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Rise of 2.7% in GP income

Average GP income before tax of £92,500, figures show

Adrian O'Dowd

Thursday, 30 August 2018

The average income before tax of GPs (combining all types of GP) rose by 2.7% in 2016-17 compared to the previous year, according to new official figures published today by NHS Digital.

The BMA welcomed the fact that GPs were earning more but said that they were spread more thinly and were having to take on additional work and working longer hours due to workforce shortages.

NHS Digital’s GP Earnings and Expenses Estimates – 2016-17 report presents earnings and expenses information for full and part-time GPs working in the UK as either a contractor or salaried GP under a General Medical Services (GMS) or Personal Medical Services (PMS) contract and covers both their NHS and private income.

The figures show that the average income before tax for combined GPs (contractor and salaried) in either a GMS or a PMS practice in the UK was £92,500 – a rise from £90,100 in 2015-16.

GP partners saw their pay increase by 4.1% to an average £105,500 across the UK from 2015-16 to 2016-17, while salaried GPs had a 1.7% increase over the same period to an average of £56,800.

When considered by contract type, contractor GPs working under a GMS contract had an average income before tax of £103,700 – an increase of 4.2% since 2015-16.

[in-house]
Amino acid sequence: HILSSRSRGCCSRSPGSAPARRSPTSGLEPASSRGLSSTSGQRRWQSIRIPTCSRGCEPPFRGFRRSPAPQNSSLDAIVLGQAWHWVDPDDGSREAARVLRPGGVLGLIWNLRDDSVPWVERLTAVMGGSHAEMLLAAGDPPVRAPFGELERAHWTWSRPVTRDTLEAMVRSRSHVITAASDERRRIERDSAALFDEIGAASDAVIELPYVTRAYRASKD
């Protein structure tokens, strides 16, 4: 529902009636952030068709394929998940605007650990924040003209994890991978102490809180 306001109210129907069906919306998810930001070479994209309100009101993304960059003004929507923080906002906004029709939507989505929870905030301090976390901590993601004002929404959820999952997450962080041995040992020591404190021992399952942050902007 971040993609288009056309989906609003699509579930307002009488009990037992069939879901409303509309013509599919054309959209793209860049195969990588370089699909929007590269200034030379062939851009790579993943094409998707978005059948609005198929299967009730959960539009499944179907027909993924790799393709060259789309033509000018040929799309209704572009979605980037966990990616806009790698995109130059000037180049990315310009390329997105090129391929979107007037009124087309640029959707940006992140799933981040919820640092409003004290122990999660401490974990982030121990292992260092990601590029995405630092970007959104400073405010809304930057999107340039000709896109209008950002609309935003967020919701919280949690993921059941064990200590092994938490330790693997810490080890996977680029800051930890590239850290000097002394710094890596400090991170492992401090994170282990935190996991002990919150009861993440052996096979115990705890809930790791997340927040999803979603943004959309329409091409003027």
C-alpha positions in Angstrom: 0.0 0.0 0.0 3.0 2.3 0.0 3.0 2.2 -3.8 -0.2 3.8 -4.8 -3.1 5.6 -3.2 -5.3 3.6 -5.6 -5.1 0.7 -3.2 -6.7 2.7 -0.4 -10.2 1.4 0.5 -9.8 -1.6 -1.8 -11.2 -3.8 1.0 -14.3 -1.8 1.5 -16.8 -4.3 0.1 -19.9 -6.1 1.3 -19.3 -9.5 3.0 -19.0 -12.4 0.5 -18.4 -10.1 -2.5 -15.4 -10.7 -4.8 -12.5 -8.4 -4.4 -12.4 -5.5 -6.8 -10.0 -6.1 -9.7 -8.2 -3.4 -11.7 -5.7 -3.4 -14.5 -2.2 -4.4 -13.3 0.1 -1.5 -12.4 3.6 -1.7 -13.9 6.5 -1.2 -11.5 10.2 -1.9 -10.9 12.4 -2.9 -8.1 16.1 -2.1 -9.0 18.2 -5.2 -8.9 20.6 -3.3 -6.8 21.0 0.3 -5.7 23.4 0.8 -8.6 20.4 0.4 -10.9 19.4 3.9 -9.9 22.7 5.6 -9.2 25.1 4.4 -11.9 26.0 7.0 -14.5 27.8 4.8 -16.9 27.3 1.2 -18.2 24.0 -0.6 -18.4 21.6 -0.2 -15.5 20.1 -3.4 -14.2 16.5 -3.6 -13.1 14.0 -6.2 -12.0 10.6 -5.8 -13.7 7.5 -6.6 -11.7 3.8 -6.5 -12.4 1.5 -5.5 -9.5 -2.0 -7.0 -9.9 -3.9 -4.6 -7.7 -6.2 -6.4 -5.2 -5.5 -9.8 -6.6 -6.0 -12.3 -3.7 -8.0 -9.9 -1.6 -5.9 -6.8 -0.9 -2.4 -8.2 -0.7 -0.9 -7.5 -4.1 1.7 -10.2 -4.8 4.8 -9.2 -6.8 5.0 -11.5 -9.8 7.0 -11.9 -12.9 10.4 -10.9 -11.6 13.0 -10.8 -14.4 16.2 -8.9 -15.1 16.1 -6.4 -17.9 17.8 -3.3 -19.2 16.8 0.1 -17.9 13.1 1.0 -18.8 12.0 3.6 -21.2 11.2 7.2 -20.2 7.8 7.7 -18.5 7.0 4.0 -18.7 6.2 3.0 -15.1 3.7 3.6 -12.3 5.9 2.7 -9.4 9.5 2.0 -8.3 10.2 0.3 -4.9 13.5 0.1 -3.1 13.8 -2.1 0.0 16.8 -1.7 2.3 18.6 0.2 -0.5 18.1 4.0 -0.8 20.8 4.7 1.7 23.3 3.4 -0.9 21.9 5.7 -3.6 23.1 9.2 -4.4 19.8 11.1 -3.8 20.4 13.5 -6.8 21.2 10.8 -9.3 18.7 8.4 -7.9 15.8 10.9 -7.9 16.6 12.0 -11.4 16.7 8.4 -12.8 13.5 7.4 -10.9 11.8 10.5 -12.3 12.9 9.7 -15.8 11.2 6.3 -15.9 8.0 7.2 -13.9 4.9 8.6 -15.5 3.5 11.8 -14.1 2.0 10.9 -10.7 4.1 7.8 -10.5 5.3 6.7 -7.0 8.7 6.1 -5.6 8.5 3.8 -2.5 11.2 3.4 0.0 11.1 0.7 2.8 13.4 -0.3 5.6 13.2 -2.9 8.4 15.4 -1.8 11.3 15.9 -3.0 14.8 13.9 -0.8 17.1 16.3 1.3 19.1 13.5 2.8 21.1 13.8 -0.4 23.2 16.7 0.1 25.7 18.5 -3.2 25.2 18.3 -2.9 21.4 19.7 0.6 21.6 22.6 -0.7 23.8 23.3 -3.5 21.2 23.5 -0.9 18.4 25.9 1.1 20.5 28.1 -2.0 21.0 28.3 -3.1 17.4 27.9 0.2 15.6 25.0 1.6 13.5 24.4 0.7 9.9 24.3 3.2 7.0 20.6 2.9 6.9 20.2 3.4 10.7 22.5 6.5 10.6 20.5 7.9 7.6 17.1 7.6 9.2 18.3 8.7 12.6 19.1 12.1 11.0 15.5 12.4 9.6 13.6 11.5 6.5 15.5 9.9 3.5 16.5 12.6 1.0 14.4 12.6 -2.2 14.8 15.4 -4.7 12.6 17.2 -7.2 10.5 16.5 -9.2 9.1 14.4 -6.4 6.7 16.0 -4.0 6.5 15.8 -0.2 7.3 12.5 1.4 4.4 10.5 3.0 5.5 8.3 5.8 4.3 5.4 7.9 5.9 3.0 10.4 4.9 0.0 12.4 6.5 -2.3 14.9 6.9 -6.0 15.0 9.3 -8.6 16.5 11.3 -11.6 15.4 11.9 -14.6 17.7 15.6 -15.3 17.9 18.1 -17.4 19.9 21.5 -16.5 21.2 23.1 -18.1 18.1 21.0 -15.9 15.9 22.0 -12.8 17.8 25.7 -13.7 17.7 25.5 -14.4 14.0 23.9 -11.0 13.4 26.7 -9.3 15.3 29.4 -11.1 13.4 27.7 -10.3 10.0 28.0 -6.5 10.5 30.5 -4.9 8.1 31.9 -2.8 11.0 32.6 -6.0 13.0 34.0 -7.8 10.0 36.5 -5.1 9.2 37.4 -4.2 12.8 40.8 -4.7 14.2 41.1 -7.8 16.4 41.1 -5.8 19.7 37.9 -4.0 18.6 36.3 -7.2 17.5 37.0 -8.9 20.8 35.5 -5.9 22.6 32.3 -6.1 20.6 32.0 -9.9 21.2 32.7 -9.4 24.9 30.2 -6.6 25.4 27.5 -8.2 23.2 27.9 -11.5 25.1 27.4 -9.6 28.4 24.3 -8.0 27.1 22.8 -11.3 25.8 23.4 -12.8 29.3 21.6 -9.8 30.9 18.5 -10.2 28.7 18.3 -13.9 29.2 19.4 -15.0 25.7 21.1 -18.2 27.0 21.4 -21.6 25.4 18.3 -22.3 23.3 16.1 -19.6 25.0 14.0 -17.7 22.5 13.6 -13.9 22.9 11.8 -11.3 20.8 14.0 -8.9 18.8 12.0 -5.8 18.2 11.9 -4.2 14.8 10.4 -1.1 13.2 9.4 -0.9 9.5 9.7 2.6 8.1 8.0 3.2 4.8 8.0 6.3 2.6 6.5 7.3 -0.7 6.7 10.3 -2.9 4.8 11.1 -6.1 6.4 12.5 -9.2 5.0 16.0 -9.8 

This compares to £111,500 for those working under a PMS contract, whose taxable income increased by 5.2%.

GP income increased the most in England compared to the rest of the UK by 3% to £93,700 across all contractor and salaried GPs, while in Scotland and Wales, average income rose by almost 2% (to £87,300 and £89,400 respectively) and in Northern Ireland, income fell across all GPs by 1.3% to £87,700 in 2016-17.

Dr Richard Vautrey, BMA GP committee chair, said: “After a decade during which GP pay fell by 20%, something that has had a real impact on GP recruitment, retention and morale, at long last GPs may be seeing an end to repeated pay cuts.

“However, these figures need to be treated with caution as while earnings may have risen, over the same time frame we have seen the workforce crisis deepen, with the number of full-time equivalent GPs in England falling by more than 2%, and partners by more than 4%.

“GPs are therefore spreading themselves more thinly. With partners unable to hire more doctors, they themselves are taking on additional work, are forced to work longer hours and are placing further pressure on themselves to deliver care to patients amid mounting demand.”

It was likely, he added, that the falling workforce accounted for a significant proportion of the apparent rise in an average partner’s salary, as he said: “Funding allocated to them to meet the needs of their patients is shared between fewer doctors.

“GP partners, who are highly-skilled clinicians providing person-centred care embedded within communities, are also small business owners, managing increasingly burdensome bureaucracy and the soaring cost of indemnity, and dealing with issues with practice premises.

“However, this increase in payments does not compensate for this working environment that is often proving unsustainable.

"Furthermore, with an 8.7% increase in practice expenses, leading to an expenses to earnings ratio reaching a record high, it is clear that GPs are under huge pressure to cope with the rising costs of running a practice.”

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